Not unexpectedly, Shadrack died last night. His daughter came into the office in tears this morning to thank Dr. Hardison for being "so kind and so honest" in his assessment with the family yesterday. Jessica's ascites was tapped again (1.5 liters of fluid), but her temperature is rising, her CD4 count is falling (23), and she is clearly failing.
There was no chest tube "available" for Esther, and the medical officer on duty declined to use an NG tube, a routine substitute here, in its place. As a result, Dr. Hardison removed 330 ml more pus from her chest with a needle to at least relieve her discomfort. She was discharged on Augmentin today and invited to return for a repeat chest xray and follow-up on Monday.
Andrew's biopsy results (supposedly negative) came back; he is still in obvious distress, and Dr. Hardison still suspects a lymphoma. A visiting surgeon will do exploratory surgery this afternoon. Our cardiac mystery man continues to improve, in spite of all logic -- and in spite of a BP of 115/15. There's no way to tell the source of his problems without diagnostic equipment unavailable anywhere in Kenya.
Meanwhile, even our one pulse oximeter is not behaving; the problem appears to be with the probe.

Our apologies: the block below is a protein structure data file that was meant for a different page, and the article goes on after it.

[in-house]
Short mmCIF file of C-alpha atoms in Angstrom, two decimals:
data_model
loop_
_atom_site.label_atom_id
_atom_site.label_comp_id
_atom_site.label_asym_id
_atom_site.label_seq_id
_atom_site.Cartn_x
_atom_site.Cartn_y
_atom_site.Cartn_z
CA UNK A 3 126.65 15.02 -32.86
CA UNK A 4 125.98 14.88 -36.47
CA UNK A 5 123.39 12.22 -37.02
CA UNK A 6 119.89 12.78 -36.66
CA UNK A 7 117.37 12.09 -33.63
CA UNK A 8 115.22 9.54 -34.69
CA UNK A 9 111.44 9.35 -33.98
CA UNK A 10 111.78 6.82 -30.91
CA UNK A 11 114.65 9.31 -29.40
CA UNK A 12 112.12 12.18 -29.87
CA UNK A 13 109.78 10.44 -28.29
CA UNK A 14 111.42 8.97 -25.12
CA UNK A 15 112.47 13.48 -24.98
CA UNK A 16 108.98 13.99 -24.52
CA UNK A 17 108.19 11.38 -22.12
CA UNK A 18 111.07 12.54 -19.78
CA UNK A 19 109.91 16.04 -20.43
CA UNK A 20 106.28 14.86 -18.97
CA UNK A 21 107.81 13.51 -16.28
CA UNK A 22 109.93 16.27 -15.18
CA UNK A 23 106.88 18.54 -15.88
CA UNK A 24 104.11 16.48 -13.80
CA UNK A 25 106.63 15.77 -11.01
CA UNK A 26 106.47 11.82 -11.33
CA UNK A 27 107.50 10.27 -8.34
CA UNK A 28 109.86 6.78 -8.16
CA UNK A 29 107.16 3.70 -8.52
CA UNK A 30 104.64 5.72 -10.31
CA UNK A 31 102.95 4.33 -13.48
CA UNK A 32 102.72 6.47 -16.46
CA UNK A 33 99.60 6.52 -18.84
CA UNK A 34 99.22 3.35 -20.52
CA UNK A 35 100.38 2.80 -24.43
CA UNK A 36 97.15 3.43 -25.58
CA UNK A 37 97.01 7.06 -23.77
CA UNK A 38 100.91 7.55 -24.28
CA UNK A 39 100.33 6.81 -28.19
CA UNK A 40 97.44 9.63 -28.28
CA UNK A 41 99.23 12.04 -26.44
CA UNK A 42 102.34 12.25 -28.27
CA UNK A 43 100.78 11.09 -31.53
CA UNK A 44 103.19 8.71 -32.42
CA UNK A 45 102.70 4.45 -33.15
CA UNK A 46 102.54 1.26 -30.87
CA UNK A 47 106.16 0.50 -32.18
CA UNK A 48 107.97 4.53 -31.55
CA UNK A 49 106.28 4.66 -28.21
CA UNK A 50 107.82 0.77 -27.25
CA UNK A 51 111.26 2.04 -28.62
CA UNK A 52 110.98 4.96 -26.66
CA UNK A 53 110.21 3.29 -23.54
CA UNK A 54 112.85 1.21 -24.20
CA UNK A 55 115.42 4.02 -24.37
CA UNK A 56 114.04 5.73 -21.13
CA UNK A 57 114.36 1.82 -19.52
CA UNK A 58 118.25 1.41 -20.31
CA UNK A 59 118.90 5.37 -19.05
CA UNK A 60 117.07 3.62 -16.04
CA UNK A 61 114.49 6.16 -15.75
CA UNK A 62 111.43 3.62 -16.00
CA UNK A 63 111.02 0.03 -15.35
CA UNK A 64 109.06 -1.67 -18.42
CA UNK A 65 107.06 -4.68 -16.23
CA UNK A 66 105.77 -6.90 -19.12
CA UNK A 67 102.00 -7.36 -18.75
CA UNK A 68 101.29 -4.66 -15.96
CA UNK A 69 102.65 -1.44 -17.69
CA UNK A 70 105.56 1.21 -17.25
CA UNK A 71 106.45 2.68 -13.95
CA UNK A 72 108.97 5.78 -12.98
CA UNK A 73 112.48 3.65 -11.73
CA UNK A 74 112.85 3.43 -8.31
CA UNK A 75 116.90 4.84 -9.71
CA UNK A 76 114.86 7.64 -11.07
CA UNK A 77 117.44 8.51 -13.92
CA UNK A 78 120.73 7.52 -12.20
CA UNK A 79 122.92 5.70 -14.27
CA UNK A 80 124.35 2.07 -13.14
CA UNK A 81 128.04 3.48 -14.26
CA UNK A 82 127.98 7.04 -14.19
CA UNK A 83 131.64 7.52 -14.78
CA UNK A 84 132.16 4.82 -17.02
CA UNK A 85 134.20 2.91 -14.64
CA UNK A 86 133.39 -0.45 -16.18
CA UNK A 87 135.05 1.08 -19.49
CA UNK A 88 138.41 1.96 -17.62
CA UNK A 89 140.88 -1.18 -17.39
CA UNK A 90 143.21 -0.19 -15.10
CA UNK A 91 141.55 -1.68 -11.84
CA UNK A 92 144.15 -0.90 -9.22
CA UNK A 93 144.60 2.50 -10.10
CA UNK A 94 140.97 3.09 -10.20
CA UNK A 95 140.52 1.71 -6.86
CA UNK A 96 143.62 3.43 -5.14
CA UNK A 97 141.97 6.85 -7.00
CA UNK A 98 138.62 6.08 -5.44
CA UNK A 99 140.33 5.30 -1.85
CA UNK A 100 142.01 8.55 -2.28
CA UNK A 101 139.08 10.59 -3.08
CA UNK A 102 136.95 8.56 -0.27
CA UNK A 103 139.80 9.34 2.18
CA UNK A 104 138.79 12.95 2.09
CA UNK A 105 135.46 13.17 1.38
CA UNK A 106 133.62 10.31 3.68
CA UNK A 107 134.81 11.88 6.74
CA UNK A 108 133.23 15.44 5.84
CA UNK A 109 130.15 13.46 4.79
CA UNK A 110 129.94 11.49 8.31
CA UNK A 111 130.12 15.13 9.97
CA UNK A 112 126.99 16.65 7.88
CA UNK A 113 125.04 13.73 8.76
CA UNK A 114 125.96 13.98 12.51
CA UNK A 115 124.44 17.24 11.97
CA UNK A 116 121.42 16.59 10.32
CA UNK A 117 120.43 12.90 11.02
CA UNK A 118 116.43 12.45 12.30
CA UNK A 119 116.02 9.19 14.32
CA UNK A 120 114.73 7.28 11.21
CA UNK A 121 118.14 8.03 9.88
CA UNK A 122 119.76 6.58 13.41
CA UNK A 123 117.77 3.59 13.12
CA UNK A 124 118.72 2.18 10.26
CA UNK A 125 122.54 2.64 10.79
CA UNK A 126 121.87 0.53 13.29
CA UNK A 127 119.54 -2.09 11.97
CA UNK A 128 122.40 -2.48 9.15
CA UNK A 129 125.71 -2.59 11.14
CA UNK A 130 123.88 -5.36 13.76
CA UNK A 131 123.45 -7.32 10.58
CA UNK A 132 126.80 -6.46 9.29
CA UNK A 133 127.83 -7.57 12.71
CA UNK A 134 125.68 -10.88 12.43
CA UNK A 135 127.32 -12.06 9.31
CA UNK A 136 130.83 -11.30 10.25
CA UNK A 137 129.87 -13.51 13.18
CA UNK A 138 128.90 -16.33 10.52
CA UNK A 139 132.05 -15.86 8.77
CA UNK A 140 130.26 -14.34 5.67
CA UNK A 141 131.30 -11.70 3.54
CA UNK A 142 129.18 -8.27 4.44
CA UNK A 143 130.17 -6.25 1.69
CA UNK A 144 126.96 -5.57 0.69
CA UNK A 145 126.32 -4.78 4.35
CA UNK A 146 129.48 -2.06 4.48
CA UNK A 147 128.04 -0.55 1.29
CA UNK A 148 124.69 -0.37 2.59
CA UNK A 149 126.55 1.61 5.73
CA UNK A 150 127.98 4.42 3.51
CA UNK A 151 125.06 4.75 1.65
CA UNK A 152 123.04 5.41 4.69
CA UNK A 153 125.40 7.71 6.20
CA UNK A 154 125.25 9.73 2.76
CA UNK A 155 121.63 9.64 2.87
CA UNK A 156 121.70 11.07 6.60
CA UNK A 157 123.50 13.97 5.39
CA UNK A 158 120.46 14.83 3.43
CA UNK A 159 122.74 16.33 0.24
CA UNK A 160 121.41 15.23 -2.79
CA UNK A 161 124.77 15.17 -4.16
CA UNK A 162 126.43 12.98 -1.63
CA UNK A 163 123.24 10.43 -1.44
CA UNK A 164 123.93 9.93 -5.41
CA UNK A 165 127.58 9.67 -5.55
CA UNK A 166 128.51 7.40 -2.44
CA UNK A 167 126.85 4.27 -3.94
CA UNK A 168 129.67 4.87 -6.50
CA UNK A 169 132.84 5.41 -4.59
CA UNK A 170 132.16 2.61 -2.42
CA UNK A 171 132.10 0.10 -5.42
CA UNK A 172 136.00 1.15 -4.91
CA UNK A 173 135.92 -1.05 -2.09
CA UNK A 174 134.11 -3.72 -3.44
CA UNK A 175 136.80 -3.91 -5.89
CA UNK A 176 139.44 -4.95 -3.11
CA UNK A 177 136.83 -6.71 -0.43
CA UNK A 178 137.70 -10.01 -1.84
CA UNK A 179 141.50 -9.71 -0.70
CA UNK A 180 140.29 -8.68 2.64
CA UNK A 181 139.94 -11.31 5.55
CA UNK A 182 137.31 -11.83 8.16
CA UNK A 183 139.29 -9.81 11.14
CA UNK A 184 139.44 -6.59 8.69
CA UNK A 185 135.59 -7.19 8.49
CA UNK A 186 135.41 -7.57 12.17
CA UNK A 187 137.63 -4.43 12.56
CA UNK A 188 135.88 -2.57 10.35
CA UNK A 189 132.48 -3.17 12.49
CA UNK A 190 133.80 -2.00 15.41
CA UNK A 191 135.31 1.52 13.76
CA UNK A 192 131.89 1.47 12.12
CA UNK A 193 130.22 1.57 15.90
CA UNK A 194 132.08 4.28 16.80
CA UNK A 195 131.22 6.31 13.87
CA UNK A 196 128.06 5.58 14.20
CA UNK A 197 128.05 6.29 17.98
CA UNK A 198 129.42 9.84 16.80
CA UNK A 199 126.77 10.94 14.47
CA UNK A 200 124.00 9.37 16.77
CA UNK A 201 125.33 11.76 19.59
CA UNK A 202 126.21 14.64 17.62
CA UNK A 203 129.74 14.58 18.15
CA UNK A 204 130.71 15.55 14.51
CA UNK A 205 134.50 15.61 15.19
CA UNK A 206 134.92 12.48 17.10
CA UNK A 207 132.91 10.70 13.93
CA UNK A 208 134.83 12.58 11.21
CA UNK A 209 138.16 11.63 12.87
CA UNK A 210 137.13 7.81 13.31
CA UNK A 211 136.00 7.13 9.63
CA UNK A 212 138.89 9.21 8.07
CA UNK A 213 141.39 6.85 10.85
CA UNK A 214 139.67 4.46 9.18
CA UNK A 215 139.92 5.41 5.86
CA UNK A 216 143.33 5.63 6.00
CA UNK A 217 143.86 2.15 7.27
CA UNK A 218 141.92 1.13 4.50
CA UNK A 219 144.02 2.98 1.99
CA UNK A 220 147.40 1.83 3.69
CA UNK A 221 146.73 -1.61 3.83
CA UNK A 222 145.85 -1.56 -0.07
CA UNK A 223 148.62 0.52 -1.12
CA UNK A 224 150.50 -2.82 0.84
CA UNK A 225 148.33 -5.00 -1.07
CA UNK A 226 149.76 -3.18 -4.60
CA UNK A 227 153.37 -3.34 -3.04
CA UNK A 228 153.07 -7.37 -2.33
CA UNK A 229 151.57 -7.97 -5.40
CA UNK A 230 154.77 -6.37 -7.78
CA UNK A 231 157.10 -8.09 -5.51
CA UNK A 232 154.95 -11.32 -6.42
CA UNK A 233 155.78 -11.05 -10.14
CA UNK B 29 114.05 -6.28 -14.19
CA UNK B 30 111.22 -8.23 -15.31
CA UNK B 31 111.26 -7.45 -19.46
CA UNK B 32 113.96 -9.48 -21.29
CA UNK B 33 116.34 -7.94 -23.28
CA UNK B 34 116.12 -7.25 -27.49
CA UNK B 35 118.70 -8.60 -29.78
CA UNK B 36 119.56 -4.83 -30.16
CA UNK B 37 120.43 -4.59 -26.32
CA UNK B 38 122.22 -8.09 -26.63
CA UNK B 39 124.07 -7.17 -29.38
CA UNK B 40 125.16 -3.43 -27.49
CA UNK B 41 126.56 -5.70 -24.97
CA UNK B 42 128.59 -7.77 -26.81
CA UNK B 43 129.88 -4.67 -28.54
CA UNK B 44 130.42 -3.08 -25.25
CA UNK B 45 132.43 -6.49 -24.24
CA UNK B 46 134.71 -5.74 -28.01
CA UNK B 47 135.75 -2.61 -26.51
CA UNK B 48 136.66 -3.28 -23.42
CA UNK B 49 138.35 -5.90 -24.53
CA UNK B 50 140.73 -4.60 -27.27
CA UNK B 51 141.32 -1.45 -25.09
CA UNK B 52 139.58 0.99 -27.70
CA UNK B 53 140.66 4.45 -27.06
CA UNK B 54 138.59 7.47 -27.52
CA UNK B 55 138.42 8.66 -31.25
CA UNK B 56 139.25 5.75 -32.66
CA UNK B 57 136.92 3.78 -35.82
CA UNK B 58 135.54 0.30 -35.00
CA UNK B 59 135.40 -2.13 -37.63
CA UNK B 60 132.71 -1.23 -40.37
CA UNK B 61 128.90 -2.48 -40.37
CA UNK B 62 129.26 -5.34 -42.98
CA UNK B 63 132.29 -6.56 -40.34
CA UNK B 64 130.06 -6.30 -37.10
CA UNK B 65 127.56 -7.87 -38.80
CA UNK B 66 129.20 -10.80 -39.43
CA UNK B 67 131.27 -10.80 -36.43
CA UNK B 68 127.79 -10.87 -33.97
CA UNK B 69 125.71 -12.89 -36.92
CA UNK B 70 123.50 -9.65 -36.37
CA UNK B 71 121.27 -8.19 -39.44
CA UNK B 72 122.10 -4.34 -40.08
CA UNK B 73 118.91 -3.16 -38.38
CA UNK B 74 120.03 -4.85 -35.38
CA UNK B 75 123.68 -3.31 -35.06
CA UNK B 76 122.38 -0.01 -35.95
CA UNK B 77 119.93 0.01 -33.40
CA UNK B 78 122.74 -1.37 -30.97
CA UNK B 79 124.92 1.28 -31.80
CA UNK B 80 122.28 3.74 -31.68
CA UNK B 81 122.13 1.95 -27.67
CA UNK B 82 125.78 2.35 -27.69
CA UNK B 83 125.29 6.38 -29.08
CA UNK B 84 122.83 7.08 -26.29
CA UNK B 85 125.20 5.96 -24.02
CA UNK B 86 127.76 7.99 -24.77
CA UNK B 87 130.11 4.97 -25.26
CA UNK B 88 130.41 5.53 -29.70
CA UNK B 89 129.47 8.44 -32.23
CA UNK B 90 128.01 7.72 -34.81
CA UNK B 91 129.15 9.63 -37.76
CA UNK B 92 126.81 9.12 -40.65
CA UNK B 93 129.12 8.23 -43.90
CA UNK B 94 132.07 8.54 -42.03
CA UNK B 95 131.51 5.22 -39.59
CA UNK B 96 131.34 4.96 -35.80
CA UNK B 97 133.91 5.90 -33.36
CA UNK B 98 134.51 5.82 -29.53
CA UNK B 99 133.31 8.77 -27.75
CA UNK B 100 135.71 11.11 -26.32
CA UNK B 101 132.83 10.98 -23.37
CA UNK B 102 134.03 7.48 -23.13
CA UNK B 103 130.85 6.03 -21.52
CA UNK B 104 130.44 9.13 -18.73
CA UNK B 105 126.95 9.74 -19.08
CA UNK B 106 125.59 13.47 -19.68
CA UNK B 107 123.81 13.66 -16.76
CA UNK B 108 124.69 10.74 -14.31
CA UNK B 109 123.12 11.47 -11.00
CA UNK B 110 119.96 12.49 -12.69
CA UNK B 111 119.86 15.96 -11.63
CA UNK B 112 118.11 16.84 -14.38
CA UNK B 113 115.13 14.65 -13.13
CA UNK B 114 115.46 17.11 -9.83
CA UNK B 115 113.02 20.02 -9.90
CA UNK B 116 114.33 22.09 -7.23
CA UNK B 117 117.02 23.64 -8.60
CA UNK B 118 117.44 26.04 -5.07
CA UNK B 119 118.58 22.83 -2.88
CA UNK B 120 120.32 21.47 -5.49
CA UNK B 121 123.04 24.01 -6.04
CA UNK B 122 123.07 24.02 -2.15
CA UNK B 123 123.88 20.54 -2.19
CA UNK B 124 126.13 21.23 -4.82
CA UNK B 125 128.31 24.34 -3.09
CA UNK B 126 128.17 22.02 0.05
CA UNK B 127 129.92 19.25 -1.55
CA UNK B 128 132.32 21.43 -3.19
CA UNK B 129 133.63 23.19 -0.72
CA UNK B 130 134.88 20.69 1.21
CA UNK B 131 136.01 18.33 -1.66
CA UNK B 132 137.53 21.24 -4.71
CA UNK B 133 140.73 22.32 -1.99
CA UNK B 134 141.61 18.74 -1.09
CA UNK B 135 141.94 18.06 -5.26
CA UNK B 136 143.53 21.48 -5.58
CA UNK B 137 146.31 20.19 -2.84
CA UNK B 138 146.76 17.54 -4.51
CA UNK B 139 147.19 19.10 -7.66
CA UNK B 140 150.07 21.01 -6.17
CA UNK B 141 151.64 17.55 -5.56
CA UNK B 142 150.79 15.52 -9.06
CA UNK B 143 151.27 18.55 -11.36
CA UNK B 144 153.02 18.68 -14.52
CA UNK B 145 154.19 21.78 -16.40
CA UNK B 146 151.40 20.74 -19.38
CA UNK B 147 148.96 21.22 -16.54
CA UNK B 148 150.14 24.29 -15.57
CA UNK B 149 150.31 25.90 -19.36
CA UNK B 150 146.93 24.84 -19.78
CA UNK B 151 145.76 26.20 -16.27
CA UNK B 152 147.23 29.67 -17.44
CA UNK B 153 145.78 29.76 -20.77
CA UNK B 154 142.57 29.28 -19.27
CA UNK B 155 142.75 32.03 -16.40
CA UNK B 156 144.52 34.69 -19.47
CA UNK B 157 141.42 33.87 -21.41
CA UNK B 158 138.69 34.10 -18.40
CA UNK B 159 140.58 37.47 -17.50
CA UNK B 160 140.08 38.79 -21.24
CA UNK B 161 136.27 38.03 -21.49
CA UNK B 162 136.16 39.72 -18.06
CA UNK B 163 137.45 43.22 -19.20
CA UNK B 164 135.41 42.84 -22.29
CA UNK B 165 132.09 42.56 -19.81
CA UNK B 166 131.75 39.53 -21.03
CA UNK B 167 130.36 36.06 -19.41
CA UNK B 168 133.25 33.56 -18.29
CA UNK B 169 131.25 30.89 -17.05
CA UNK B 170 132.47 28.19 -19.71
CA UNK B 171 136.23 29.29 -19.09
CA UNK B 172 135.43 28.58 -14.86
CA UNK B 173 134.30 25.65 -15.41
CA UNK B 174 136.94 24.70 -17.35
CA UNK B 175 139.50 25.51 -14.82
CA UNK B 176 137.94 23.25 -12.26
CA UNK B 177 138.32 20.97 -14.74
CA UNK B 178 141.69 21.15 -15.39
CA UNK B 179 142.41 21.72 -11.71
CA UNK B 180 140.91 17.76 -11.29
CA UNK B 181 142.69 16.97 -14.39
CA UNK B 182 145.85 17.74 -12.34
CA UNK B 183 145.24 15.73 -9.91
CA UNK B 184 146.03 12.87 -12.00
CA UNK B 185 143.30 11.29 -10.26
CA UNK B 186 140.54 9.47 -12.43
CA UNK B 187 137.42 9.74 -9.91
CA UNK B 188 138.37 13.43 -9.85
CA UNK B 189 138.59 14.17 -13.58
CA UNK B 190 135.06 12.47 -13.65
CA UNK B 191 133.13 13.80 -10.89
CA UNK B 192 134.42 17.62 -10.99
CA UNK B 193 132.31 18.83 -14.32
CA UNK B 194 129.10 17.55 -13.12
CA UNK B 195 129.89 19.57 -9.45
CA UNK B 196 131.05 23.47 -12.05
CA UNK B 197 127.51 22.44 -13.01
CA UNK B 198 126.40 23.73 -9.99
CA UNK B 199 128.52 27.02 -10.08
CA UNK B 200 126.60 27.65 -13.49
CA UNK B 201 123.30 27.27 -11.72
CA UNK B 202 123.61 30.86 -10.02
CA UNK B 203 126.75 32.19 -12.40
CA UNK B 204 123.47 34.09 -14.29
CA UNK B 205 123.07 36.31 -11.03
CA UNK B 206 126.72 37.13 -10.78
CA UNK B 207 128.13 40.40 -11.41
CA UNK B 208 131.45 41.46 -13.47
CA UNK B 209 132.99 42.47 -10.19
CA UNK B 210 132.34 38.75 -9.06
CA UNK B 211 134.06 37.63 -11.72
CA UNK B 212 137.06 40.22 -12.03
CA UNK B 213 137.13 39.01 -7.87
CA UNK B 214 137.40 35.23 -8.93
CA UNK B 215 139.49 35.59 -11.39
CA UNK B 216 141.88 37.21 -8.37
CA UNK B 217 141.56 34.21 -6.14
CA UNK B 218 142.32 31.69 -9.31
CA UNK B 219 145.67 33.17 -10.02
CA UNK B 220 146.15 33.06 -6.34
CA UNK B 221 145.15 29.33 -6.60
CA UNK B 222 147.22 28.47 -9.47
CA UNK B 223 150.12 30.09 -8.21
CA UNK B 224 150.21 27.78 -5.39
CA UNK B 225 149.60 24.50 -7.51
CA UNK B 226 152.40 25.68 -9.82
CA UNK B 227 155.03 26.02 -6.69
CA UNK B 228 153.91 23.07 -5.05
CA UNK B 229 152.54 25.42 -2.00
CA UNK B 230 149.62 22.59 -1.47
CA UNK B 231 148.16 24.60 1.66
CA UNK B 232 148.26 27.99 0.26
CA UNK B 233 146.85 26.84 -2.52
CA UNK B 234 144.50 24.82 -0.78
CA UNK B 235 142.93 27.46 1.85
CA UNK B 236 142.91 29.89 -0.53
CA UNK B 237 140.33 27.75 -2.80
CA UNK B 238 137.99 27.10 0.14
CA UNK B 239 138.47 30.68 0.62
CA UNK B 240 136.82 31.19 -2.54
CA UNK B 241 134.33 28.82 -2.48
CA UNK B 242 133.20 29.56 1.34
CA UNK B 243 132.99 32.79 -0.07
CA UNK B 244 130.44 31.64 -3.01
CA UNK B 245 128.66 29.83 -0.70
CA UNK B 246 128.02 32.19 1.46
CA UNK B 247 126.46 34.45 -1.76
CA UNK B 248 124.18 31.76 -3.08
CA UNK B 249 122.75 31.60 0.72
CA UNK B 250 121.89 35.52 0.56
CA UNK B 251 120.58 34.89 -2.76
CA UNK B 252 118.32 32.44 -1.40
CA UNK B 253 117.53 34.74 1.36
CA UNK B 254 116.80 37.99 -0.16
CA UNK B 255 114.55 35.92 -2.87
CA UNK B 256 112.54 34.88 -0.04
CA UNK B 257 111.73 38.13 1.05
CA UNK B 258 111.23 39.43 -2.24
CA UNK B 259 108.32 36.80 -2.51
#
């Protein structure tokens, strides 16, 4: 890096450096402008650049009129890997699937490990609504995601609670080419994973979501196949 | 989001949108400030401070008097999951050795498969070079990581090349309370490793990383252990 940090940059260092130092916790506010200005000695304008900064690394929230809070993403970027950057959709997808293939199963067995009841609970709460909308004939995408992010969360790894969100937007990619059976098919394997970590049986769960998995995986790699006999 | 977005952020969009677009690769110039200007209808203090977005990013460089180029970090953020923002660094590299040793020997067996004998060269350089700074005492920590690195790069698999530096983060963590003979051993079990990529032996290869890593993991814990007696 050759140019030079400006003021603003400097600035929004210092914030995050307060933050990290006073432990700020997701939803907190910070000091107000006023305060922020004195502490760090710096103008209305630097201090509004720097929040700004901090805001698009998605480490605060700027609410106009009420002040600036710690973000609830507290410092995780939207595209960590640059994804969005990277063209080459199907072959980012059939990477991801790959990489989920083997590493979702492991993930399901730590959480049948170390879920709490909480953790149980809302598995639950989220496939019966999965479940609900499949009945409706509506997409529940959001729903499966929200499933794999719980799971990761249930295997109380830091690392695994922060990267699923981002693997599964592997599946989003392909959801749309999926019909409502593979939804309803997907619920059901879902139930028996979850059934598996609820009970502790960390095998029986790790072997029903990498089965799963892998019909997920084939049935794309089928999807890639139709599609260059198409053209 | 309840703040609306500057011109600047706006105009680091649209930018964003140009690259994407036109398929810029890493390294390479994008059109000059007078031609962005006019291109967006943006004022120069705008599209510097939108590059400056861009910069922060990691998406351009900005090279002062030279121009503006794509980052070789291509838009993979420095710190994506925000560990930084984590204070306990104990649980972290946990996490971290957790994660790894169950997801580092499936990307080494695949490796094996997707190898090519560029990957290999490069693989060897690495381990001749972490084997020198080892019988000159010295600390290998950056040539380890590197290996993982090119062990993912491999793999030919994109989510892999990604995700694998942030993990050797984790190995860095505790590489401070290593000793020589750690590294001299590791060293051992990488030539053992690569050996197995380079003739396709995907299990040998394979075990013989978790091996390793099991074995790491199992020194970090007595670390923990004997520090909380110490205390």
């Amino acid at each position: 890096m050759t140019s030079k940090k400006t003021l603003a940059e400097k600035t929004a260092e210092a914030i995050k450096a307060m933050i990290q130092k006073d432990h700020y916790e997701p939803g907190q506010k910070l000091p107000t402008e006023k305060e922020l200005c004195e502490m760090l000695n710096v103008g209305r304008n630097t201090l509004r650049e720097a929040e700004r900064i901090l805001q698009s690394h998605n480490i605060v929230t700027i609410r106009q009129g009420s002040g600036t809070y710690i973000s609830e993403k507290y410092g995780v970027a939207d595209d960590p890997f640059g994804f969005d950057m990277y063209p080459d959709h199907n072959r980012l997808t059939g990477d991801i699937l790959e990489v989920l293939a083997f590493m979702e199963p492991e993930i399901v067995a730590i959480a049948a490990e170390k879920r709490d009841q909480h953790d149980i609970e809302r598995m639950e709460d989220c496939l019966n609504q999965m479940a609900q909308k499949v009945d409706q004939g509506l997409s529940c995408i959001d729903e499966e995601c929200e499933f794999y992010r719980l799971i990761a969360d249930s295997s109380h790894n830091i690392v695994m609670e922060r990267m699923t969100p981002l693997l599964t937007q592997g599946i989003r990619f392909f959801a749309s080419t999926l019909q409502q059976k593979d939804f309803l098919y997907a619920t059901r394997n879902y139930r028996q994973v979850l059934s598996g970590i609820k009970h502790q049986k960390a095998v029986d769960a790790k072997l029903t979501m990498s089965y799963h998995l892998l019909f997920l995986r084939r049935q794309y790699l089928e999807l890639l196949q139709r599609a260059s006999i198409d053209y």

More happily, we witnessed a mama's prolonged labor and ultimately successful vaginal delivery last night. Hearing six student nurses shouting "Sukuma! Sukuma!" ("Push! Push!") -- all the while pressing frenetically, not even in turns, on the fundus -- in a stark six-bed delivery suite in Africa is quite unlike hearing Pachelbel's Canon and having only a mother's partner present in a private, pastel hospital room in America.The newborn was suckling with surprising vigor this morning, however, and mama -- who had climbed off the delivery table and walked back to her bed in the ward -- was resting peacefully.
Tomorrow we hope to go to Kisumu to visit the cultural museum -- and an ATM, so I can keep on blogging, patient readers.